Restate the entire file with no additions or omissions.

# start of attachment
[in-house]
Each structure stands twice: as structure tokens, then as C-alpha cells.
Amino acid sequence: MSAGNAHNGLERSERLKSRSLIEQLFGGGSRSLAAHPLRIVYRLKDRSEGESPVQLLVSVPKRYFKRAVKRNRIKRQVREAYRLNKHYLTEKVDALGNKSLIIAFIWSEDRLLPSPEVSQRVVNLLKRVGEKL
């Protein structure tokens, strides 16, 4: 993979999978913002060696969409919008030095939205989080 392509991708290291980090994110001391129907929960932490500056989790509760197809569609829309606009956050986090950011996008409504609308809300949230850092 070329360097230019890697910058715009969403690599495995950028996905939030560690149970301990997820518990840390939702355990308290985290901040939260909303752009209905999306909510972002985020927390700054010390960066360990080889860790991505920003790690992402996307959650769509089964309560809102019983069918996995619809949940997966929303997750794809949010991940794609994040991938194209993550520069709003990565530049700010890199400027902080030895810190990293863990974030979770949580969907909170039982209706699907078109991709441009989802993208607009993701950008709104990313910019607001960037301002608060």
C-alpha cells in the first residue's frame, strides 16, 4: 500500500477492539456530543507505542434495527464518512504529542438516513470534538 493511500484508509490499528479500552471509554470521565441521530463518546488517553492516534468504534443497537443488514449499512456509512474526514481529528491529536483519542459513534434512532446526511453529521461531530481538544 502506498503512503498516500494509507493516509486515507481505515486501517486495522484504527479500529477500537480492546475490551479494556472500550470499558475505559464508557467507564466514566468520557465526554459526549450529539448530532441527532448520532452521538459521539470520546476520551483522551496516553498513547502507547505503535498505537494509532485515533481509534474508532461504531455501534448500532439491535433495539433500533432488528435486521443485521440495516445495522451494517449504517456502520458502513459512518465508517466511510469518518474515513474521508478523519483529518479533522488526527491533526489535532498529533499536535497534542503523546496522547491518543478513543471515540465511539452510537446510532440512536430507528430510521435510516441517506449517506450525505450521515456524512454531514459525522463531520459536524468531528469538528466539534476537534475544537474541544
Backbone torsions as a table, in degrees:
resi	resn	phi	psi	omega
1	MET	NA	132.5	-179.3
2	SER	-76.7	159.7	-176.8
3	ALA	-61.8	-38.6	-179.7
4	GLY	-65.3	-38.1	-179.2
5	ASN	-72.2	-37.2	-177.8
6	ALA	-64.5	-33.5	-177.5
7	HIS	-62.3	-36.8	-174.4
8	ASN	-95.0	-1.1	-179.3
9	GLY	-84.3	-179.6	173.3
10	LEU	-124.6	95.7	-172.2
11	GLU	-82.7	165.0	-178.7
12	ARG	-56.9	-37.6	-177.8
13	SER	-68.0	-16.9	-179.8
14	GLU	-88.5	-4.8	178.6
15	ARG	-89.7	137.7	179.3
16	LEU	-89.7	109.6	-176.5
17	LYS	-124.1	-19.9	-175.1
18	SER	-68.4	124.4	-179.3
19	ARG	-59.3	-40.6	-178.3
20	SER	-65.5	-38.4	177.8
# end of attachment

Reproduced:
[in-house]
Each structure stands twice: as structure tokens, then as C-alpha cells.
Amino acid sequence: MSAGNAHNGLERSERLKSRSLIEQLFGGGSRSLAAHPLRIVYRLKDRSEGESPVQLLVSVPKRYFKRAVKRNRIKRQVREAYRLNKHYLTEKVDALGNKSLIIAFIWSEDRLLPSPEVSQRVVNLLKRVGEKL
């Protein structure tokens, strides 16, 4: 993979999978913002060696969409919008030095939205989080 392509991708290291980090994110001391129907929960932490500056989790509760197809569609829309606009956050986090950011996008409504609308809300949230850092 070329360097230019890697910058715009969403690599495995950028996905939030560690149970301990997820518990840390939702355990308290985290901040939260909303752009209905999306909510972002985020927390700054010390960066360990080889860790991505920003790690992402996307959650769509089964309560809102019983069918996995619809949940997966929303997750794809949010991940794609994040991938194209993550520069709003990565530049700010890199400027902080030895810190990293863990974030979770949580969907909170039982209706699907078109991709441009989802993208607009993701950008709104990313910019607001960037301002608060």
C-alpha cells in the first residue's frame, strides 16, 4: 500500500477492539456530543507505542434495527464518512504529542438516513470534538 493511500484508509490499528479500552471509554470521565441521530463518546488517553492516534468504534443497537443488514449499512456509512474526514481529528491529536483519542459513534434512532446526511453529521461531530481538544 502506498503512503498516500494509507493516509486515507481505515486501517486495522484504527479500529477500537480492546475490551479494556472500550470499558475505559464508557467507564466514566468520557465526554459526549450529539448530532441527532448520532452521538459521539470520546476520551483522551496516553498513547502507547505503535498505537494509532485515533481509534474508532461504531455501534448500532439491535433495539433500533432488528435486521443485521440495516445495522451494517449504517456502520458502513459512518465508517466511510469518518474515513474521508478523519483529518479533522488526527491533526489535532498529533499536535497534542503523546496522547491518543478513543471515540465511539452510537446510532440512536430507528430510521435510516441517506449517506450525505450521515456524512454531514459525522463531520459536524468531528469538528466539534476537534475544537474541544
Backbone torsions as a table, in degrees:
resi	resn	phi	psi	omega
1	MET	NA	132.5	-179.3
2	SER	-76.7	159.7	-176.8
3	ALA	-61.8	-38.6	-179.7
4	GLY	-65.3	-38.1	-179.2
5	ASN	-72.2	-37.2	-177.8
6	ALA	-64.5	-33.5	-177.5
7	HIS	-62.3	-36.8	-174.4
8	ASN	-95.0	-1.1	-179.3
9	GLY	-84.3	-179.6	173.3
10	LEU	-124.6	95.7	-172.2
11	GLU	-82.7	165.0	-178.7
12	ARG	-56.9	-37.6	-177.8
13	SER	-68.0	-16.9	-179.8
14	GLU	-88.5	-4.8	178.6
15	ARG	-89.7	137.7	179.3
16	LEU	-89.7	109.6	-176.5
17	LYS	-124.1	-19.9	-175.1
18	SER	-68.4	124.4	-179.3
19	ARG	-59.3	-40.6	-178.3
20	SER	-65.5	-38.4	177.8